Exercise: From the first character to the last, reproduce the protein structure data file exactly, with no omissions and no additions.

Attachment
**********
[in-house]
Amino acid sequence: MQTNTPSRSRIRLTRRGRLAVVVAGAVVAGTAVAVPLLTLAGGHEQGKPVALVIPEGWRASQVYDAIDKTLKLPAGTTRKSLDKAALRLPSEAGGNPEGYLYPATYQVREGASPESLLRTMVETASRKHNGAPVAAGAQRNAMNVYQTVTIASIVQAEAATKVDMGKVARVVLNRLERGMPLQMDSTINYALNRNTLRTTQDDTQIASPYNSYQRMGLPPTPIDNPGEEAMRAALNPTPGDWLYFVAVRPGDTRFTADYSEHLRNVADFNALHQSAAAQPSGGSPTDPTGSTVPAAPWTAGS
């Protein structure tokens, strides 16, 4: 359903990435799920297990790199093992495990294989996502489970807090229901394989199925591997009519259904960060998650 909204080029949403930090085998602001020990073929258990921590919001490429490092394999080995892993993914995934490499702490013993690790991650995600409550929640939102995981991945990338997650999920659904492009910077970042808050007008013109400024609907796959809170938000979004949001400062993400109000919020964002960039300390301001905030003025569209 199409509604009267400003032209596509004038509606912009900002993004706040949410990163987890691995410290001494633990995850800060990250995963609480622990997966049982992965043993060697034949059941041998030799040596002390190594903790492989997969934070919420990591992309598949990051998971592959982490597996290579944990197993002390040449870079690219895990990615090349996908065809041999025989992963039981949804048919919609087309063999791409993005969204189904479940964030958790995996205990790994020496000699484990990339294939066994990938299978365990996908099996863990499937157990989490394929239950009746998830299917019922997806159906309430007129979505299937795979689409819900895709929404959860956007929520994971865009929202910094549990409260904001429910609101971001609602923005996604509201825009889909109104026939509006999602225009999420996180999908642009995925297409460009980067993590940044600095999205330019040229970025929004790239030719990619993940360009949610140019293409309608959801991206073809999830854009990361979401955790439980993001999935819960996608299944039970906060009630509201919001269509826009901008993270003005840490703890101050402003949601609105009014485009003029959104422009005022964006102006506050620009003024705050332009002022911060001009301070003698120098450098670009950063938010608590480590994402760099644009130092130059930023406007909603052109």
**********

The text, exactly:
[in-house]
Amino acid sequence: MQTNTPSRSRIRLTRRGRLAVVVAGAVVAGTAVAVPLLTLAGGHEQGKPVALVIPEGWRASQVYDAIDKTLKLPAGTTRKSLDKAALRLPSEAGGNPEGYLYPATYQVREGASPESLLRTMVETASRKHNGAPVAAGAQRNAMNVYQTVTIASIVQAEAATKVDMGKVARVVLNRLERGMPLQMDSTINYALNRNTLRTTQDDTQIASPYNSYQRMGLPPTPIDNPGEEAMRAALNPTPGDWLYFVAVRPGDTRFTADYSEHLRNVADFNALHQSAAAQPSGGSPTDPTGSTVPAAPWTAGS
């Protein structure tokens, strides 16, 4: 359903990435799920297990790199093992495990294989996502489970807090229901394989199925591997009519259904960060998650 909204080029949403930090085998602001020990073929258990921590919001490429490092394999080995892993993914995934490499702490013993690790991650995600409550929640939102995981991945990338997650999920659904492009910077970042808050007008013109400024609907796959809170938000979004949001400062993400109000919020964002960039300390301001905030003025569209 199409509604009267400003032209596509004038509606912009900002993004706040949410990163987890691995410290001494633990995850800060990250995963609480622990997966049982992965043993060697034949059941041998030799040596002390190594903790492989997969934070919420990591992309598949990051998971592959982490597996290579944990197993002390040449870079690219895990990615090349996908065809041999025989992963039981949804048919919609087309063999791409993005969204189904479940964030958790995996205990790994020496000699484990990339294939066994990938299978365990996908099996863990499937157990989490394929239950009746998830299917019922997806159906309430007129979505299937795979689409819900895709929404959860956007929520994971865009929202910094549990409260904001429910609101971001609602923005996604509201825009889909109104026939509006999602225009999420996180999908642009995925297409460009980067993590940044600095999205330019040229970025929004790239030719990619993940360009949610140019293409309608959801991206073809999830854009990361979401955790439980993001999935819960996608299944039970906060009630509201919001269509826009901008993270003005840490703890101050402003949601609105009014485009003029959104422009005022964006102006506050620009003024705050332009002022911060001009301070003698120098450098670009950063938010608590480590994402760099644009130092130059930023406007909603052109």